I feel like I want to constantly support under my ears with my hands. I also am continually uncomfortable and feel I should not bend my head down or look down as it feels like it is straining. My surgeon does not agree with support garments. I do overall feel he has done a good and natural looking job. My incisions look very good and all other concerning symptons have righted themselves. Thank you for your time.
I Had a Chin Implant, Neck and Facelift 3 Months Ago. Have Uncomfortable Tightness Under my Chin and to my Ears, Will It Improve
Doctor Answers 4
Uncomfortable Tightness Under my Chin and to The Ears 3 Months Post Chin Implant, Neck and Facelift
Tightness following a #facelift, neck lift or chin implant are not uncommon. As the nerves regenerate, the itching, burning, tingling and shooting #sensations will occur. Ice, moisturizers and gentle #massaging are helpful during this phase of the #healing process. Frequently there is a tight feeling in the neck, jawline and cheek after a facelift. During surgery, not only the skin but the underlying muscles are tightened to create a better and longer lasting result. Additionally, the #swelling will move downward in the first week and the neck will feel even tighter. Do not be alarmed: the sensation will decrease during the first month.
Some degree of firmness or lumpiness under the skin is normal after surgery and will resolve with time. Local #massage of the areas may accelerate the resolution of this problem, which normally takes 2-4 months to disappear completely.
If you have certain concerns about the procedures and #healing process, it is recommended to call your board-certified surgeon or their medical staff and discuss those #concerns.
Tightness after surgery
It is very common to have tightness after surgery. It should keep improving with time, for up to a year after surgery. If not improving, or worsening you should follow up with your surgeon.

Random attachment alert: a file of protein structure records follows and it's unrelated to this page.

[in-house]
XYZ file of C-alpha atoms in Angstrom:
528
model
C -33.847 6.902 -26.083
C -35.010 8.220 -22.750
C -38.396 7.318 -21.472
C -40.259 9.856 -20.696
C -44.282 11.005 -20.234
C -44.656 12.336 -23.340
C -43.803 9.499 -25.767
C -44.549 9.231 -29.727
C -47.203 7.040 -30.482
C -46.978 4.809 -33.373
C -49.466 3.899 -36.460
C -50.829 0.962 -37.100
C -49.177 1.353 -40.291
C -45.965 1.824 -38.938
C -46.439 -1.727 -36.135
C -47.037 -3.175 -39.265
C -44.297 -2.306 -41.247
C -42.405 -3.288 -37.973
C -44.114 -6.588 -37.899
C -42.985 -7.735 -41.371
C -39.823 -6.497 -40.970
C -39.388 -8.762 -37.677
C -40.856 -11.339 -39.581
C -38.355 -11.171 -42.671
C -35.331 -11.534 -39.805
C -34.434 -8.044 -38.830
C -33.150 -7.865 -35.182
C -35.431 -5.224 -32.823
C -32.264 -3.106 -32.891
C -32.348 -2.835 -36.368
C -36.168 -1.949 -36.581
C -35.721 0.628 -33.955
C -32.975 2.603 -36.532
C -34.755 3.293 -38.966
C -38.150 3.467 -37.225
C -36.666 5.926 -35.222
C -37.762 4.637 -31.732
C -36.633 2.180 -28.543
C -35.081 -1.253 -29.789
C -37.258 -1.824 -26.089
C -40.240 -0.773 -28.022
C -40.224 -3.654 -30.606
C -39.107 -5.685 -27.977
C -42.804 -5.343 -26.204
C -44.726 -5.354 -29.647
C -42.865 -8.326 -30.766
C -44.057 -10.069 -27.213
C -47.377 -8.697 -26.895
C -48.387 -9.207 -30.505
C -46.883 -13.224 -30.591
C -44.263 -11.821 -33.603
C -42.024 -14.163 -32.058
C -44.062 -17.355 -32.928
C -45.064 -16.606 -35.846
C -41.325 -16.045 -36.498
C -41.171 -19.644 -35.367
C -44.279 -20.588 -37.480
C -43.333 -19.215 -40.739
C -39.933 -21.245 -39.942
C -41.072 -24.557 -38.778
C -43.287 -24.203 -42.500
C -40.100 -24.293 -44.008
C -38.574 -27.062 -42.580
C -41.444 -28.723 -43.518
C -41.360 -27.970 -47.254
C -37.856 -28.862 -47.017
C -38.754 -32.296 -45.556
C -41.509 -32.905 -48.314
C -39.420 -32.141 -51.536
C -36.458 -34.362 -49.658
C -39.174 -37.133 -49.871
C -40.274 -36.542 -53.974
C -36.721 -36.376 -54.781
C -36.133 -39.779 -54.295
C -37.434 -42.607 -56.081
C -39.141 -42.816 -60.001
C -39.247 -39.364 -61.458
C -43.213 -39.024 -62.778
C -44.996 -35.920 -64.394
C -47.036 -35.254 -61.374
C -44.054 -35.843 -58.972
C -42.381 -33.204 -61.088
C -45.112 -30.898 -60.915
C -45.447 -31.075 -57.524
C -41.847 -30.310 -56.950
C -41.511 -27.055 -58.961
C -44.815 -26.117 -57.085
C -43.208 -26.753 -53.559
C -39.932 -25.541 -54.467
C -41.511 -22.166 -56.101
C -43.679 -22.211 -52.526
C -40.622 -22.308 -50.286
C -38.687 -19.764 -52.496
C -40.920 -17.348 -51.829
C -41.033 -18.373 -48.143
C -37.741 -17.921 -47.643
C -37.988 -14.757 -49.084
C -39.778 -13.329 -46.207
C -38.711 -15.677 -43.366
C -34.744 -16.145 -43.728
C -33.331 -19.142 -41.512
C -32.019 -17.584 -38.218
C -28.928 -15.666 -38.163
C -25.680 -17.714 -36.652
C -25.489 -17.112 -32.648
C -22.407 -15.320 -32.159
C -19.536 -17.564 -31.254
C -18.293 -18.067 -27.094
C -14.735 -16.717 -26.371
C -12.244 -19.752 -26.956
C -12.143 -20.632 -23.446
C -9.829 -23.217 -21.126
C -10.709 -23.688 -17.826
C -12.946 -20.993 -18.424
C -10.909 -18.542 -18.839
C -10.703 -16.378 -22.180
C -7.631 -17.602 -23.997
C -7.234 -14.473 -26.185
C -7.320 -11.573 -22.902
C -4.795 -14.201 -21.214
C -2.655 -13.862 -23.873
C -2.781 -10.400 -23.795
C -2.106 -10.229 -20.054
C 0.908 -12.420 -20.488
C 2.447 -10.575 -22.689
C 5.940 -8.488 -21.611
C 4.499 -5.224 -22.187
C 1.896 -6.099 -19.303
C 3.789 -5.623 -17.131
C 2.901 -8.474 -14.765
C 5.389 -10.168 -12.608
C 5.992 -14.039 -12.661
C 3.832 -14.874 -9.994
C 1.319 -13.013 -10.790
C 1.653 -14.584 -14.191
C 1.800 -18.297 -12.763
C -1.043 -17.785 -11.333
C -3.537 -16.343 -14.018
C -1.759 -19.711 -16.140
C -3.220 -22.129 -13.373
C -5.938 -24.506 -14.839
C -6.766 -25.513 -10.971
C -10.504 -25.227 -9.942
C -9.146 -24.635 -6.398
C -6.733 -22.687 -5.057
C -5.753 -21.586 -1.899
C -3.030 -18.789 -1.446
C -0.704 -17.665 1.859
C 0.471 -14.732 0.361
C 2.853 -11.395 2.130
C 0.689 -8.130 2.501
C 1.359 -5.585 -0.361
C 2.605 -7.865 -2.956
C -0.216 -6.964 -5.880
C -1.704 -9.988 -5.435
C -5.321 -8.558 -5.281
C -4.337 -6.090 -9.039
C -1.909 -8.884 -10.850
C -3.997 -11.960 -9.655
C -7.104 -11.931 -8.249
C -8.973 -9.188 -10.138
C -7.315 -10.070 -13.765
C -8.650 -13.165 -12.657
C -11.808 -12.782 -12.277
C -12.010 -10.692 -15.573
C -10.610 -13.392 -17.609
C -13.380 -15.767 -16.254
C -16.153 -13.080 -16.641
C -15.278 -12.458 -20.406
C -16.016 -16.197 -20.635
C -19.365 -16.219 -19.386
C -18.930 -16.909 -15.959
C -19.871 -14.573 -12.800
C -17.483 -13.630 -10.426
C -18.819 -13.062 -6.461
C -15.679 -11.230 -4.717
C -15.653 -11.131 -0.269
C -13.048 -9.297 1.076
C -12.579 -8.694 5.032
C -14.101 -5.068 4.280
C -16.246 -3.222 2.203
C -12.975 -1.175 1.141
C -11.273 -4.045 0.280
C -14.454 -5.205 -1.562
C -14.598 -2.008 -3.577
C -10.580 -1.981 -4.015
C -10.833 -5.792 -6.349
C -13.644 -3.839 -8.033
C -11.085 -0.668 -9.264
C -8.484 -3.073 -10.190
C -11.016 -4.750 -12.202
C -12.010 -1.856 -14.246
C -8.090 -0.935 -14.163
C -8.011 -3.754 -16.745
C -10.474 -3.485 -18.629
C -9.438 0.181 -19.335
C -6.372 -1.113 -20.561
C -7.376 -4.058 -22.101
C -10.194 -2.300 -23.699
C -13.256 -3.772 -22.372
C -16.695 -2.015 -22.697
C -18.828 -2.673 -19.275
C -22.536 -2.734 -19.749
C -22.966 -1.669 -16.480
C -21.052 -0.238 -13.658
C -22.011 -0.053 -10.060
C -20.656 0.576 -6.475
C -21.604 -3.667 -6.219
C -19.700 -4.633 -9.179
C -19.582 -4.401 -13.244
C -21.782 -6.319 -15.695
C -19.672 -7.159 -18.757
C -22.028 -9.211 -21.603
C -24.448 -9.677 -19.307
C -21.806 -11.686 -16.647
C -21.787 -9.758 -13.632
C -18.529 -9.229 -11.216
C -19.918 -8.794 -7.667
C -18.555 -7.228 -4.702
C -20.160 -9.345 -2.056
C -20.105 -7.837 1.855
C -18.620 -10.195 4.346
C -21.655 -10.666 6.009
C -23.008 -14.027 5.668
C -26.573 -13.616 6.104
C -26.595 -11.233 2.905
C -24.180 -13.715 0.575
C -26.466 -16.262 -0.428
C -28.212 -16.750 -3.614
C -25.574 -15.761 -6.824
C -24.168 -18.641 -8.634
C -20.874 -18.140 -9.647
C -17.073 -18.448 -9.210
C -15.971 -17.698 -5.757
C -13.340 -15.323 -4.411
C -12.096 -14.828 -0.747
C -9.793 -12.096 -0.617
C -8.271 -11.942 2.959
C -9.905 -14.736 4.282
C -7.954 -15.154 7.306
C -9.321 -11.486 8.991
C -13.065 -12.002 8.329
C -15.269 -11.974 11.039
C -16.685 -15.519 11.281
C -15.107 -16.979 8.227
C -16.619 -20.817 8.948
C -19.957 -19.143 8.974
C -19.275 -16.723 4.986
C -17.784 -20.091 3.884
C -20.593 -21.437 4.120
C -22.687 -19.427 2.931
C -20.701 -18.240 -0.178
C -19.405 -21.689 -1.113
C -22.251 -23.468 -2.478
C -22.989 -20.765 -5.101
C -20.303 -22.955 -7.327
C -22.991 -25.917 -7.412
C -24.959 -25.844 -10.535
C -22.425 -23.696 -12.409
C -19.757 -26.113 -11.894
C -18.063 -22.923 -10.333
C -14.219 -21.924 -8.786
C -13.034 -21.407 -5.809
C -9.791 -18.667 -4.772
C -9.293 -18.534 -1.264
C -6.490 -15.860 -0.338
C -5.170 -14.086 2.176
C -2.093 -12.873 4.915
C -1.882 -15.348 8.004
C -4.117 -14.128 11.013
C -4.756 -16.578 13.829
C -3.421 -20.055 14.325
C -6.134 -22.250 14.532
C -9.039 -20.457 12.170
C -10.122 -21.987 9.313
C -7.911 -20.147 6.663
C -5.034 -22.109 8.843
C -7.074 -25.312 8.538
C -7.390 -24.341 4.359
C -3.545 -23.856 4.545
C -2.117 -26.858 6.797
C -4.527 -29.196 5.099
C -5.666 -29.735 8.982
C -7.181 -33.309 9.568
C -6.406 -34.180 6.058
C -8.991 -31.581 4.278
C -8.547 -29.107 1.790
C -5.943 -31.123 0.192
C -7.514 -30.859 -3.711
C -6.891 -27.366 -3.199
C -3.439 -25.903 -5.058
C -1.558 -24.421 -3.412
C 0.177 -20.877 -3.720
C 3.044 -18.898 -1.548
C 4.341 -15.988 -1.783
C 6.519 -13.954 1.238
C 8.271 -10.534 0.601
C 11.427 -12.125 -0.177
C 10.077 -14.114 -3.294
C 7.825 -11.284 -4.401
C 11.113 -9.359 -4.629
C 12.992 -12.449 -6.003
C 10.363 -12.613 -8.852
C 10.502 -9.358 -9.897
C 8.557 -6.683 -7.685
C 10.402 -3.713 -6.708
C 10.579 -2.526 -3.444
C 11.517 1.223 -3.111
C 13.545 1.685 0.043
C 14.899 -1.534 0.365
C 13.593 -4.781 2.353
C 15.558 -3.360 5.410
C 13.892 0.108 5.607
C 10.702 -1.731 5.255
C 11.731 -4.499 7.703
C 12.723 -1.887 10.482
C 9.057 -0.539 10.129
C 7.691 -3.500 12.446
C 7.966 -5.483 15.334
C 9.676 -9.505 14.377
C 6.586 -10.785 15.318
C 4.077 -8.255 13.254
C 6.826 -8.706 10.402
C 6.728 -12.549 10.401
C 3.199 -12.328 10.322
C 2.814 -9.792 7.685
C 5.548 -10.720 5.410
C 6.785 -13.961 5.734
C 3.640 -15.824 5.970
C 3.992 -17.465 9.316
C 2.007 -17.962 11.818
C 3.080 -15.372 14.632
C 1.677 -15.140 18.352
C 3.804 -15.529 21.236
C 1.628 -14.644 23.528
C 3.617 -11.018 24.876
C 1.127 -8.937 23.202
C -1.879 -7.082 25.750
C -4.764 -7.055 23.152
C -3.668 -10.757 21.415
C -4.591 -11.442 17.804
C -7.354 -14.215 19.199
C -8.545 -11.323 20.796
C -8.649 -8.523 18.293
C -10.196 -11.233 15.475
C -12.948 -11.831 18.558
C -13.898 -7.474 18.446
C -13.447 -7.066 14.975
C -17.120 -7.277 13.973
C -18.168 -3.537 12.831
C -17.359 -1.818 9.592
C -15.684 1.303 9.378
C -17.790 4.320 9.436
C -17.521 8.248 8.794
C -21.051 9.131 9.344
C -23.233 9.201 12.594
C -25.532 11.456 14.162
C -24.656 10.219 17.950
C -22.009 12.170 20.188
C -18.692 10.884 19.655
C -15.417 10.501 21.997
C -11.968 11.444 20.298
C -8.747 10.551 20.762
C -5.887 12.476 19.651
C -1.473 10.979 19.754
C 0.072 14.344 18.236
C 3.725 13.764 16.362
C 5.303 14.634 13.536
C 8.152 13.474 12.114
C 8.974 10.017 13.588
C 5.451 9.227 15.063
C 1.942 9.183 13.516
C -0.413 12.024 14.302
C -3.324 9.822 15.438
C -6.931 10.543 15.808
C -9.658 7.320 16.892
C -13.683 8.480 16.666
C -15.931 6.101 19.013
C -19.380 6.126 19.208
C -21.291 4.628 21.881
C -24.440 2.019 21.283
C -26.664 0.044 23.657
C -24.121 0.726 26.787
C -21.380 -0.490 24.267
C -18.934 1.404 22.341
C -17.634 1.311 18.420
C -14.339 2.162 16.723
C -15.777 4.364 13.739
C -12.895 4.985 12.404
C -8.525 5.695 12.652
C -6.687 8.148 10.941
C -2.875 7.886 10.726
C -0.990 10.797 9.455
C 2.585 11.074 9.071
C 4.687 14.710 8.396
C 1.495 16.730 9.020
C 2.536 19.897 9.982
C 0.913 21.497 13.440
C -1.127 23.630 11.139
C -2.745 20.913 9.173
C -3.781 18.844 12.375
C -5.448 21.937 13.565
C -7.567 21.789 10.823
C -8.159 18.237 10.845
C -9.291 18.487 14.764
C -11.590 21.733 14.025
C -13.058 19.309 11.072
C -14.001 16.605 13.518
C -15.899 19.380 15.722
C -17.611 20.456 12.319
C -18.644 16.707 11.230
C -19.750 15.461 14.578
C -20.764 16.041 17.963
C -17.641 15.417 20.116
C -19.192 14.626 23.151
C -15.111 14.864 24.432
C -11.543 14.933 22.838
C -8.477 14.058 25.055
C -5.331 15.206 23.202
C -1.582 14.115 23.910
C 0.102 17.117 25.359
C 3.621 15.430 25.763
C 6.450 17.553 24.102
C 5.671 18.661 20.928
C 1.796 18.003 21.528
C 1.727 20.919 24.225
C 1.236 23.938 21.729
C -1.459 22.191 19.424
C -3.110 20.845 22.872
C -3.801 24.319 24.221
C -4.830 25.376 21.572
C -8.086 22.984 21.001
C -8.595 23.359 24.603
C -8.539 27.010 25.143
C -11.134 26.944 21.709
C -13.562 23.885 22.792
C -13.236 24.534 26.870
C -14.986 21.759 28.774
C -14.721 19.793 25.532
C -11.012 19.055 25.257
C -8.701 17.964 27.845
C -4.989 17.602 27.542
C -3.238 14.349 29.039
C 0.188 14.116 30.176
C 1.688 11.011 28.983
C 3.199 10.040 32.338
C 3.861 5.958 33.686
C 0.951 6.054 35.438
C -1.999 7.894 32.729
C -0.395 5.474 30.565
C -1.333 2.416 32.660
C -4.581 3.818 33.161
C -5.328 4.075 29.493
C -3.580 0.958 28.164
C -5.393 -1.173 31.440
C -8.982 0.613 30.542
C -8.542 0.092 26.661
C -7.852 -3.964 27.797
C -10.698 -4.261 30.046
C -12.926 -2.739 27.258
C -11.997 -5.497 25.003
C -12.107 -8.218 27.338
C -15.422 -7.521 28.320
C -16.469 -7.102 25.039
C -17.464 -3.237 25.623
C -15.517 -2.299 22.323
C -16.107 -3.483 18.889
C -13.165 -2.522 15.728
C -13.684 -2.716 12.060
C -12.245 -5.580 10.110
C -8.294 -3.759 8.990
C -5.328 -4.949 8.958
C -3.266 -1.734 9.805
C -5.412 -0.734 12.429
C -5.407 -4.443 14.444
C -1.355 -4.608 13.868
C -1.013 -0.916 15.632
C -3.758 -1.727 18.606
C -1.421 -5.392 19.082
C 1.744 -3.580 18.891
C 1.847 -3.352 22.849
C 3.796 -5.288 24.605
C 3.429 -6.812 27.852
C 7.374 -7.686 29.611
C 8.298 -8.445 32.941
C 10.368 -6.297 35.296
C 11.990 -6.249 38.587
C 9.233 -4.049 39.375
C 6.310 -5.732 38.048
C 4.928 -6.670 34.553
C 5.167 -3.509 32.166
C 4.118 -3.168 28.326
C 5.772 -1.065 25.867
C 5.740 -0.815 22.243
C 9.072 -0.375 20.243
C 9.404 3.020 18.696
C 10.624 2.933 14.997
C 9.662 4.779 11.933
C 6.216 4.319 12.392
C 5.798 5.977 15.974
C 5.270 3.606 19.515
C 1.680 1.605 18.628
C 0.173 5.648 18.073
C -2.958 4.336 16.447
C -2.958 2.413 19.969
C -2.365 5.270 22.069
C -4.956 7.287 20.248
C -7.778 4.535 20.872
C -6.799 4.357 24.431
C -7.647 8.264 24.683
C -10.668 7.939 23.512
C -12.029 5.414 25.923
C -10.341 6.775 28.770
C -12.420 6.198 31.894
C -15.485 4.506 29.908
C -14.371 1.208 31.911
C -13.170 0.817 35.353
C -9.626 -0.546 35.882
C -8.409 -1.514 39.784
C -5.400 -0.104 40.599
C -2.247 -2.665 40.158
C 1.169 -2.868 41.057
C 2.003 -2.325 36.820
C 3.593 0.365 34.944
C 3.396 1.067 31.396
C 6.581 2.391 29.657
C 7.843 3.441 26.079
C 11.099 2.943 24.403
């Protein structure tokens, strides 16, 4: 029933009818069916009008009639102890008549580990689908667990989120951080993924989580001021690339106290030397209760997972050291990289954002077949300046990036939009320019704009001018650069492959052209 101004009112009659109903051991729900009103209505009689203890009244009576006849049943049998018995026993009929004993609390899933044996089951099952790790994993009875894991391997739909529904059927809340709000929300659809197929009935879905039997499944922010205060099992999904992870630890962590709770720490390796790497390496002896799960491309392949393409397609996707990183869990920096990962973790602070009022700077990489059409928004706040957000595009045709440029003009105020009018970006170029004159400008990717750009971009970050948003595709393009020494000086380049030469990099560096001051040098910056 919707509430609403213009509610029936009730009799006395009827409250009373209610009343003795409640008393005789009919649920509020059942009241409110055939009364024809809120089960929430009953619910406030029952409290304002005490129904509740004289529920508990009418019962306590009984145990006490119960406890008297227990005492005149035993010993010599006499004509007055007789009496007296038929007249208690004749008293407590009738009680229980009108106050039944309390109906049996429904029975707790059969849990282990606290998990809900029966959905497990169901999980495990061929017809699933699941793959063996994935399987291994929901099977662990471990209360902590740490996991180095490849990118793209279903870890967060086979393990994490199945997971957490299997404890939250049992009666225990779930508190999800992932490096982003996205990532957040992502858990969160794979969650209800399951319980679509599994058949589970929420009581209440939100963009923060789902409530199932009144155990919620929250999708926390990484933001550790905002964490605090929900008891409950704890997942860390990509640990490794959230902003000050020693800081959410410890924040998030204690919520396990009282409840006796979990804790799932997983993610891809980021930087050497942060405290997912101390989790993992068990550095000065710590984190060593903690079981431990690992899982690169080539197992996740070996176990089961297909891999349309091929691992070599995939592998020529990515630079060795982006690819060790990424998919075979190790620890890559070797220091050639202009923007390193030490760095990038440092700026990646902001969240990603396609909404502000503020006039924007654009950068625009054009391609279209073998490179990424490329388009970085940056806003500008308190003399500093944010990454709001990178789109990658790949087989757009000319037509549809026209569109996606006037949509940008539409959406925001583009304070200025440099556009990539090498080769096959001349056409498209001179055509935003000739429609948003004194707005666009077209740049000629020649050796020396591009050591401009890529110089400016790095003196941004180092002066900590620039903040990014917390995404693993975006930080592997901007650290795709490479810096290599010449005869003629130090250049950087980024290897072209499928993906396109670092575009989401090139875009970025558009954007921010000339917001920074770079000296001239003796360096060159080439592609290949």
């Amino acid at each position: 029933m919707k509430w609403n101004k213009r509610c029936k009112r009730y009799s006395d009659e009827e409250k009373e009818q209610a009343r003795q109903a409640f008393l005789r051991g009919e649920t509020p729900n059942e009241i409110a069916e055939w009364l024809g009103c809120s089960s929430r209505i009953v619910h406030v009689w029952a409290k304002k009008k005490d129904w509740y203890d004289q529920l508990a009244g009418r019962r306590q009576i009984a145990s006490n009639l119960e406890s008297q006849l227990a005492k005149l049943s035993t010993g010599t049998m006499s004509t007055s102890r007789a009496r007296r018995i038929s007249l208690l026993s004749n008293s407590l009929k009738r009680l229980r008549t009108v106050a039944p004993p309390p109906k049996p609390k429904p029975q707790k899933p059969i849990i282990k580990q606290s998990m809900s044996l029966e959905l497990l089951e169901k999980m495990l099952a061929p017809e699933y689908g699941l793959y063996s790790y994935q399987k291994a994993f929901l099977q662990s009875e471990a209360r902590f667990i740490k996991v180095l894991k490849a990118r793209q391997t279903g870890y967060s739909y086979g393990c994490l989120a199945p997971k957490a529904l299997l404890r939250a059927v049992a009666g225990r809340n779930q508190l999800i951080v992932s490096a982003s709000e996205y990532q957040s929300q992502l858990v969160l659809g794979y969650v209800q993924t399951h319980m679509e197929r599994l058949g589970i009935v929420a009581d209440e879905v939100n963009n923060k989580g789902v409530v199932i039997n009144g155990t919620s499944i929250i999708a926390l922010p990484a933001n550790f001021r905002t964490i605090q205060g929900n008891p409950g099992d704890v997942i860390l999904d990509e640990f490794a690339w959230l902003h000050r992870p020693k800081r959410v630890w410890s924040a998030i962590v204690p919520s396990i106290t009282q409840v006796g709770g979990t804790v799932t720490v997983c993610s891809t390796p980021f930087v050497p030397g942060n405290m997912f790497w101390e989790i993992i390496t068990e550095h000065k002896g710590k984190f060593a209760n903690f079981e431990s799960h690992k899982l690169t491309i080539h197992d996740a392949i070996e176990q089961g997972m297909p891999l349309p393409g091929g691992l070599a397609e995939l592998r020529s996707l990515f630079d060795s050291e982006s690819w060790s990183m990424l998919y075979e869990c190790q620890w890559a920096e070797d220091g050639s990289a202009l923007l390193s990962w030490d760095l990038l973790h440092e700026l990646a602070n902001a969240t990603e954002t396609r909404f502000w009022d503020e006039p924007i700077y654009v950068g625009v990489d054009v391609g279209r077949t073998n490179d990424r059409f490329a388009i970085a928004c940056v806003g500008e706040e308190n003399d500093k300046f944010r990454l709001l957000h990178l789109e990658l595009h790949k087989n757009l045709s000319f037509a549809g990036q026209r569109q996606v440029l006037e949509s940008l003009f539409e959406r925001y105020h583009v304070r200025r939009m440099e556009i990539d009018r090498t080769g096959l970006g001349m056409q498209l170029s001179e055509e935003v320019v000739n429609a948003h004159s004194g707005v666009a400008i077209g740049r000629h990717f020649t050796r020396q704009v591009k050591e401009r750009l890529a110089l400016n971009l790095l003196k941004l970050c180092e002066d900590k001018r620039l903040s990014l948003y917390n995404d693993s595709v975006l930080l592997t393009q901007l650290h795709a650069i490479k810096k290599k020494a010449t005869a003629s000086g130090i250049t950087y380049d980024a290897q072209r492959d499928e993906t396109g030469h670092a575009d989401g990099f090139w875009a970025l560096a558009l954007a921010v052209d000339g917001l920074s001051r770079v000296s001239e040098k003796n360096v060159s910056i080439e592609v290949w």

Tightness After a Face and Necklift Typically Improves Over Time
I'm glad your results look very good and natural, this most likely also means that you were not lifted overly tight. Patients who look tight often times had too much skin removed which would contribute to the tightness.
The tightness will continue to improve. If you compare the tightness from the first week after surgery until now, most likely you will notice a significant improvement. From a day to day standpoint, you may not notice as much gradual improvement in the tightness. Why? It is like watching water boil. From day to day, you may not notice an improvement, but if you think back a month or two ago, you will appreciate that the tightness has improved.
Although the incision heal quickly after the sutures are typically removed after 1 week, patients don't realize that the face and neck will continue to heal from many months and up to a year after surgery. 3 months is still considered early after surgery if you know that healing continues for up to 12 months. If the patient's incision appear healed after 2 weeks, then the patient may feel that by 3 months they are completely healed.
The facelift can change in the first 3-6 months, as the swelling decreases. This early swelling doesn't necessarily look bad, but instead it can look very good. This is called "honeymoon swelling." The slight swelling of the cheeks can add volume to the face without looking swollen. Many patients who are getting older, actually have loss of cheek fat, so this honeymoon swelling actually looks good on them. The honeymoon swelling goes away around the 3-6 month period, and the final result begins to show more.
As the swelling on the face decreases, the tightness also improves.
I hope this response makes some sense to you.
You might also like...
Face and Neck Tightness after Facelift
Everyone reacts differently to a Facelift. Feeling access and neck tightness is not uncommon and resolves with time. Be patient and follow with your surgeon.
These answers are for educational purposes and should not be relied upon as a substitute for medical advice you may receive from your physician. If you have a medical emergency, please call 911. These answers do not constitute or initiate a patient/doctor relationship.